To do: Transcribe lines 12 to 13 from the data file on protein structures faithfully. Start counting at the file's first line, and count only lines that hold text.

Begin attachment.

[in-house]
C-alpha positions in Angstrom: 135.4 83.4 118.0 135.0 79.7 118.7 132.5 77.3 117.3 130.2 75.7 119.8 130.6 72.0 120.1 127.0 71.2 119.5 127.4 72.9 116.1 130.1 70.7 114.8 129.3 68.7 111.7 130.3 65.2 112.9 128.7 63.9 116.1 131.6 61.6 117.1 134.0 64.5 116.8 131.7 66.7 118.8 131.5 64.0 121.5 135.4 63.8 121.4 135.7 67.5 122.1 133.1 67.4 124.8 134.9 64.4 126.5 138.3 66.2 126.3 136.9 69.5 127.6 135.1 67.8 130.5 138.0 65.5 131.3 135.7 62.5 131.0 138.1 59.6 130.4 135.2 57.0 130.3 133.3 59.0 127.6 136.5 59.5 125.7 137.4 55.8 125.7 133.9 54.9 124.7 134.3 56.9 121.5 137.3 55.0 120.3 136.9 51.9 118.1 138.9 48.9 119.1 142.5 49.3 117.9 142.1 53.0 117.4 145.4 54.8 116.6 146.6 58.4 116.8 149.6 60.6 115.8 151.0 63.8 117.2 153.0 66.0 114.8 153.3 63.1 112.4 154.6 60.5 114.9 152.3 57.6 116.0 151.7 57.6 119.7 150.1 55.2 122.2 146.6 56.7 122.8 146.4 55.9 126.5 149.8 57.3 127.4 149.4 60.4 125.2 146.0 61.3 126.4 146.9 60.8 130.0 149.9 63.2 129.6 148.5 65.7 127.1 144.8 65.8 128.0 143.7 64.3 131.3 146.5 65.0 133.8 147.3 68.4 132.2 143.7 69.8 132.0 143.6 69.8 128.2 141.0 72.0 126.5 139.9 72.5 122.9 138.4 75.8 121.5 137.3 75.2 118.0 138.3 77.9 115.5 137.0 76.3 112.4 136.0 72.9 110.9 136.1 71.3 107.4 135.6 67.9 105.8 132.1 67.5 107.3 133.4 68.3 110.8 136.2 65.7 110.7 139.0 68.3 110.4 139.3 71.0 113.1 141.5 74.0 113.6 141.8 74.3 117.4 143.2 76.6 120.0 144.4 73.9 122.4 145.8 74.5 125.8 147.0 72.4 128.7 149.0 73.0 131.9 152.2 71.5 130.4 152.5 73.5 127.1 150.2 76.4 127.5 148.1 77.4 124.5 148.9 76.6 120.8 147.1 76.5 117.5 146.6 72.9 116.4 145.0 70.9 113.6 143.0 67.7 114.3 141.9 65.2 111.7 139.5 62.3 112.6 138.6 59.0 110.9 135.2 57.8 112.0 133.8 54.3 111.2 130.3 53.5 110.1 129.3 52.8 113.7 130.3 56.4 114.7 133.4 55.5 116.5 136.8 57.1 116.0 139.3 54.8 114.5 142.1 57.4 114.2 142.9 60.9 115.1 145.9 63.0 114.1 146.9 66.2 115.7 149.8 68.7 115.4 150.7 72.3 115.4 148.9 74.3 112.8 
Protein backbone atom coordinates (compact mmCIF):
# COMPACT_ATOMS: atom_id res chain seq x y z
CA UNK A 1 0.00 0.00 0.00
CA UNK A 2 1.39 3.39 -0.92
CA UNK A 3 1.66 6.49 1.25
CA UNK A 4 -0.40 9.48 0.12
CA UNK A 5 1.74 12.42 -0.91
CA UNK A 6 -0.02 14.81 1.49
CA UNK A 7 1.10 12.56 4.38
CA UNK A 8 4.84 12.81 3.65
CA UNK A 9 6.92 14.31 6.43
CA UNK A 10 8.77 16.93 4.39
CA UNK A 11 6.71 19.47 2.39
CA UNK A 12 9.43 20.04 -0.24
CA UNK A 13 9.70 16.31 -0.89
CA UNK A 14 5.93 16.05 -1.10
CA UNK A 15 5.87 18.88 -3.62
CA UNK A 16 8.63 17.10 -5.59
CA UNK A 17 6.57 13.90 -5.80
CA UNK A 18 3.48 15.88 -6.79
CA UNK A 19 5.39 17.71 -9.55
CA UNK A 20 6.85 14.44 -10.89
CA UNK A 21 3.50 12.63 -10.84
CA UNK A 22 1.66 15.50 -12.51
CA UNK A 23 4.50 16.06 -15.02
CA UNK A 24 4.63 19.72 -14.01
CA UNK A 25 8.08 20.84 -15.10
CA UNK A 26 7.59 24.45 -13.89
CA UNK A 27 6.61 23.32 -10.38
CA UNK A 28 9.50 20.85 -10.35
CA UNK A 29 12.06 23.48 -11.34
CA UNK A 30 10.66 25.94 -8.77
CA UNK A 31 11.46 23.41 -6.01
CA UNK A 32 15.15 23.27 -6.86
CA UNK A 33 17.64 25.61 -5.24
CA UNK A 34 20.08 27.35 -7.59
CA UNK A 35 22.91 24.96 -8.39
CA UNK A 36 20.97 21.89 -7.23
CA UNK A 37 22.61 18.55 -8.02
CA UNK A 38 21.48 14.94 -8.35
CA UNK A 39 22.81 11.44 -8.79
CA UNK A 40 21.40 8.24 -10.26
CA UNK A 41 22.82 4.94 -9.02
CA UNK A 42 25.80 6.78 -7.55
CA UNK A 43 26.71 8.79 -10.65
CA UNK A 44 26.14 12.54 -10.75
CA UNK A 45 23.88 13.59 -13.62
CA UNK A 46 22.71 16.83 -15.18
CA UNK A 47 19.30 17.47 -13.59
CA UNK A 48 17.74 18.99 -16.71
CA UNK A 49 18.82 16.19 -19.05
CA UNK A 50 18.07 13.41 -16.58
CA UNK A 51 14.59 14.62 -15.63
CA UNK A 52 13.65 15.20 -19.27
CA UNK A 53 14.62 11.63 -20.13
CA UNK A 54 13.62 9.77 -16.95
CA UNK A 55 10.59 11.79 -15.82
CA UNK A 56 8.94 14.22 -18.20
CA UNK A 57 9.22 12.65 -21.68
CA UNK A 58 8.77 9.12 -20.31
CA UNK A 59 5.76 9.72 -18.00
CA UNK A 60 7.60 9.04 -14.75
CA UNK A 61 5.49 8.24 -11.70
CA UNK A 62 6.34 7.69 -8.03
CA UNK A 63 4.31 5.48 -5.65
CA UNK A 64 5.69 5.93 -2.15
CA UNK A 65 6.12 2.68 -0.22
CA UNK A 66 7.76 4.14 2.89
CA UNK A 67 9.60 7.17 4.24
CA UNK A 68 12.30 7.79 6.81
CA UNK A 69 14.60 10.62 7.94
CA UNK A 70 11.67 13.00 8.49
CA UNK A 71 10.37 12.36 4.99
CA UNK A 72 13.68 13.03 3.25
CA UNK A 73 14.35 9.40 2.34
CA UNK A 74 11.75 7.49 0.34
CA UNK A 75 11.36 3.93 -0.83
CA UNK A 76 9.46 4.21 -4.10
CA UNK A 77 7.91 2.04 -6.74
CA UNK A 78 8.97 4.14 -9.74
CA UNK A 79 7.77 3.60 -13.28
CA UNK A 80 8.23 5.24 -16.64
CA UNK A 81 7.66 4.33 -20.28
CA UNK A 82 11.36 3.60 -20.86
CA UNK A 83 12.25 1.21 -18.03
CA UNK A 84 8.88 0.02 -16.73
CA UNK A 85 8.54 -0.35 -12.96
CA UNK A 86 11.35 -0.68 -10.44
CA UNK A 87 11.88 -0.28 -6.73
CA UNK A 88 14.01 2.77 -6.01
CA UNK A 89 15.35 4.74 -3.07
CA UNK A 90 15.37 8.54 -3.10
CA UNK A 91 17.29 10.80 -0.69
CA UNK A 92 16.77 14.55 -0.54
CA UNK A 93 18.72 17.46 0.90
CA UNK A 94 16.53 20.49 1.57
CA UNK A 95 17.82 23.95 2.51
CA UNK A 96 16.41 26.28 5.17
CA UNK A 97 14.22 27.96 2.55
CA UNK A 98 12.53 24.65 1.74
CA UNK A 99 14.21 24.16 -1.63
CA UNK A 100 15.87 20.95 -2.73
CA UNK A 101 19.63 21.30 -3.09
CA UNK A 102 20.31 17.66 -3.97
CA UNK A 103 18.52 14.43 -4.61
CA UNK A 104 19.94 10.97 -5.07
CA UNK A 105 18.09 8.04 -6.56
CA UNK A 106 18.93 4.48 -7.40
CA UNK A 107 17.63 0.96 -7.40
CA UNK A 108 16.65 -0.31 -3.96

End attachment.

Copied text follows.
CA UNK A 8 4.84 12.81 3.65
CA UNK A 9 6.92 14.31 6.43